Insights into internet-delivered cognitive behavioural therapy for public safety personnel: exploration of client experiences during and after treatment

Janine D. Beahm, Hugh C. McCall, R. Nicholas Carleton, Nick Titov, Blake Dear, Heather D. Hadjistavropoulos*

*Corresponding author for this work

    Research output: Contribution to journalArticlepeer-review

    4 Citations (Scopus)
    11 Downloads (Pure)


    Canadian public safety personnel (PSP) experience high rates of mental health problems and barriers to receiving care. Internet-delivered cognitive behavioural therapy (ICBT) may help reduce barriers to care; however, there is no literature involving qualitative analyses of client feedback to describe PSP experiences with ICBT. Identifying these experiences is important because it can inform future use of ICBT with this group that has unique needs. The current study was designed to explore how clients (N = 82) experienced ICBT that had been tailored to meet their needs; specifically, the study assessed their perceptions of program impacts, what clients found helpful, and client suggestions for improvements. The ICBT course included five core lessons, client stories, and nine initial additional resources, as well as flexible frequencies (optional, once weekly, or twice weekly) and durations (8 to 16 weeks) of therapist support. A qualitative reliability thematic analysis was used to analyze client communications and feedback. Responses to a Treatment Satisfaction Questionnaire administered at eight weeks post-enrollment were available for 57 clients. Client emails with therapists were also examined among all clients, including an additional 25 clients who did not complete the Treatment Satisfaction Questionnaire. Themes identified in the qualitative analyses were related to: reported impacts and hindering events, helpful and challenging course skills and content, helpful aspects of the course, and areas for improvement. Clients who completed the Treatment Satisfaction Questionnaire and those who did not reported beneficial impacts from the program, with the most commonly endorsed themes being skill development and normalizing mental health issues. Hindering events were experienced by both groups and included timeline challenges, technology challenges, and negative effects. Comments from both groups suggested that clients had more success than challenges when practicing the skills. Thought challenging was the skill most frequently identified as helpful. Clients described many aspects of the program as helpful with the most frequently endorsed themes being the course format and content, the flexible nature of the course, access to additional materials and case stories, and therapist assistance. Clients also provided suggestions for improving the course (e.g., case stories, additional resources, timelines audio and videos). Overall, client communications suggest that ICBT is accepted and perceived as beneficial among PSP. These results informed rapid improvements to the ICBT program tailored for PSP and may inform others seeking to provide digital mental health services to PSP.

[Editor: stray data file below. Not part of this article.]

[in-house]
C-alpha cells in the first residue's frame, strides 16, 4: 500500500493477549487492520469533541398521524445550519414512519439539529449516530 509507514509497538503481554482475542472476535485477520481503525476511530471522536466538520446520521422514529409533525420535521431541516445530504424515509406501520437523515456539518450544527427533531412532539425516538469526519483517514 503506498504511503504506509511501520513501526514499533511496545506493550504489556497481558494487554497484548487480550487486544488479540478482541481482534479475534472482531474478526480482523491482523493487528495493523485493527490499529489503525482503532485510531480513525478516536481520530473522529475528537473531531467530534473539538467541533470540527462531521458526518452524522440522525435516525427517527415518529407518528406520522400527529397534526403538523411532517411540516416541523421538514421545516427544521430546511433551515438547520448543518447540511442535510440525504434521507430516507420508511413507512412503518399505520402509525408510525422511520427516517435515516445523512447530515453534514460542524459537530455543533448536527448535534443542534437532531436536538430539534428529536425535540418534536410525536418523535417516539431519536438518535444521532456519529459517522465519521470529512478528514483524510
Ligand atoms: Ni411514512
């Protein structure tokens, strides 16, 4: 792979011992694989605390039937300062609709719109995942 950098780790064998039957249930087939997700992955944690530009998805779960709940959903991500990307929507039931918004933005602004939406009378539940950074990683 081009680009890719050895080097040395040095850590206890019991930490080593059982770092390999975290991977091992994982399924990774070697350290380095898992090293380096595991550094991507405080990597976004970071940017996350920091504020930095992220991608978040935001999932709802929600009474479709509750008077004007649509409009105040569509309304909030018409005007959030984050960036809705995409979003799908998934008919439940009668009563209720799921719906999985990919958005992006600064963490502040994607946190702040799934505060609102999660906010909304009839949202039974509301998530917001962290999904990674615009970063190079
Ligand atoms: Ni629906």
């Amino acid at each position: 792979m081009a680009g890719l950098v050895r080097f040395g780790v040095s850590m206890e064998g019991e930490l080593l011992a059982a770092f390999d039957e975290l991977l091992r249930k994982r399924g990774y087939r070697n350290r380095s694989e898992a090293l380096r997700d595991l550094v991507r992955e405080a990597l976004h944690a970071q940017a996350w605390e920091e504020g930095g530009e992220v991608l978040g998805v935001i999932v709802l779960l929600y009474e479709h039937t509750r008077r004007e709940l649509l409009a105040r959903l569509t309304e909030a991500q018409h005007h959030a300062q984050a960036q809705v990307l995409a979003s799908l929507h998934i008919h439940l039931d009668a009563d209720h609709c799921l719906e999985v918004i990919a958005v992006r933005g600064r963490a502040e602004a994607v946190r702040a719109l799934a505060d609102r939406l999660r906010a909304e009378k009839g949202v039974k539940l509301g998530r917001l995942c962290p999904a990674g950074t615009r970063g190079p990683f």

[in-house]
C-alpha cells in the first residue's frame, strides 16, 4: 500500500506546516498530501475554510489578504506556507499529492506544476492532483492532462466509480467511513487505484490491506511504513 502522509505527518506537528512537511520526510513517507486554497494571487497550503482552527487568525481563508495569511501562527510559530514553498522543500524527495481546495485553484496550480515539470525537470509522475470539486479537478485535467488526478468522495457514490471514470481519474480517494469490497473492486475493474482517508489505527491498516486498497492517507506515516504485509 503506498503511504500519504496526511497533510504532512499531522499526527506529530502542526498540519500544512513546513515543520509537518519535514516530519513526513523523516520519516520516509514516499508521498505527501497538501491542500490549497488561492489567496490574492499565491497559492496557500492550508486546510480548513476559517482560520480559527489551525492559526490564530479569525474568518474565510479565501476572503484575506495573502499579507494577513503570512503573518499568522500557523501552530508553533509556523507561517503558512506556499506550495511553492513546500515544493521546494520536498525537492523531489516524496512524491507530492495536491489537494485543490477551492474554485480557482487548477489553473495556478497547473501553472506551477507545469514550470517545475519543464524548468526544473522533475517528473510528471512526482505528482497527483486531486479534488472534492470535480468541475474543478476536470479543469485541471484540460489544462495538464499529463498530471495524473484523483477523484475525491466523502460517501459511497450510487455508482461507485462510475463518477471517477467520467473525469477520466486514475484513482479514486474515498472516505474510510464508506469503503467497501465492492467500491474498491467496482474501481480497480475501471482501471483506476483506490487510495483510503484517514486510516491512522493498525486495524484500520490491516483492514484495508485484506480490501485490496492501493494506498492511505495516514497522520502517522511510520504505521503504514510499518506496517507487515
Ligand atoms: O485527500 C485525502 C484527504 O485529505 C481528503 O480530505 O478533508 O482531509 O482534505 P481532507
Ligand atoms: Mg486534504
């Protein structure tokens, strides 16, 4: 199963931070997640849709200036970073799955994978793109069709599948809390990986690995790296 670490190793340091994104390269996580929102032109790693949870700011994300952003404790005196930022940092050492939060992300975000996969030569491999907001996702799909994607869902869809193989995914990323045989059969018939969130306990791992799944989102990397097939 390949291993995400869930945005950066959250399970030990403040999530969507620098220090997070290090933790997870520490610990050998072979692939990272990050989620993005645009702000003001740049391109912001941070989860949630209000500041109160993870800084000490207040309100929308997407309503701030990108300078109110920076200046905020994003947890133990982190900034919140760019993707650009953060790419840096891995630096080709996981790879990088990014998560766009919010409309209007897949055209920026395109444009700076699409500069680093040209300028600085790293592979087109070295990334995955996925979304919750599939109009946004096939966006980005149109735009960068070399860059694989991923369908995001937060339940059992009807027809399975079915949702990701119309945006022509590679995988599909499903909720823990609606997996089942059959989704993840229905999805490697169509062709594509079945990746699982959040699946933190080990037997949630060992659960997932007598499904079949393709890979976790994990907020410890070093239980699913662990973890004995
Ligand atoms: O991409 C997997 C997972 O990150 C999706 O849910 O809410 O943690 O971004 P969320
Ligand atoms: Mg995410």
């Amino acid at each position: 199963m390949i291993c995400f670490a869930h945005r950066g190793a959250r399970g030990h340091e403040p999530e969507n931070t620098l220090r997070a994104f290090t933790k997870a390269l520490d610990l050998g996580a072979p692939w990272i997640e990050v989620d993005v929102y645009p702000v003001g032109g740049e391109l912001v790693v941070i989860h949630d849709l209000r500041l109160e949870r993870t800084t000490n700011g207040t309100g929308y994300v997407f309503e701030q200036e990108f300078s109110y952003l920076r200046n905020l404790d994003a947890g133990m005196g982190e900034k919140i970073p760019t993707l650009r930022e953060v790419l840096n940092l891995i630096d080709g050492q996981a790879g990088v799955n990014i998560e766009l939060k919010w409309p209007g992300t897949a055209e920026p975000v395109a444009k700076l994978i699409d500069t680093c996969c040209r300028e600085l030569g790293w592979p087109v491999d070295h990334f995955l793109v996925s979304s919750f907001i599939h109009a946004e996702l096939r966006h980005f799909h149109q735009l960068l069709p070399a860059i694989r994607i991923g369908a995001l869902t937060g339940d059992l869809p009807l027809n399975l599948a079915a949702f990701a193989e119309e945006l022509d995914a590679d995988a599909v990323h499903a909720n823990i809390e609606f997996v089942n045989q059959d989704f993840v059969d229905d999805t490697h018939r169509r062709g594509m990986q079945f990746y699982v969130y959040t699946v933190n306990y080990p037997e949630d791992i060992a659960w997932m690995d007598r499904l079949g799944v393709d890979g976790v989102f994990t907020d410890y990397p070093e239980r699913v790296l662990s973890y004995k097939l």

Original languageEnglish
    Article number100481
    Pages (from-to)1-13
    Number of pages13
    JournalInternet Interventions
    Publication statusPublished - Dec 2021

    Bibliographical note

    Copyright the Author(s) 2021. Version archived for private and non-commercial use with the permission of the author/s and according to publisher conditions. For further rights please contact the publisher.


    • digital mental health
    • qualitative
    • ICBT
    • public safety personnel
    • first responders
    • learning health systems
    • eHealth


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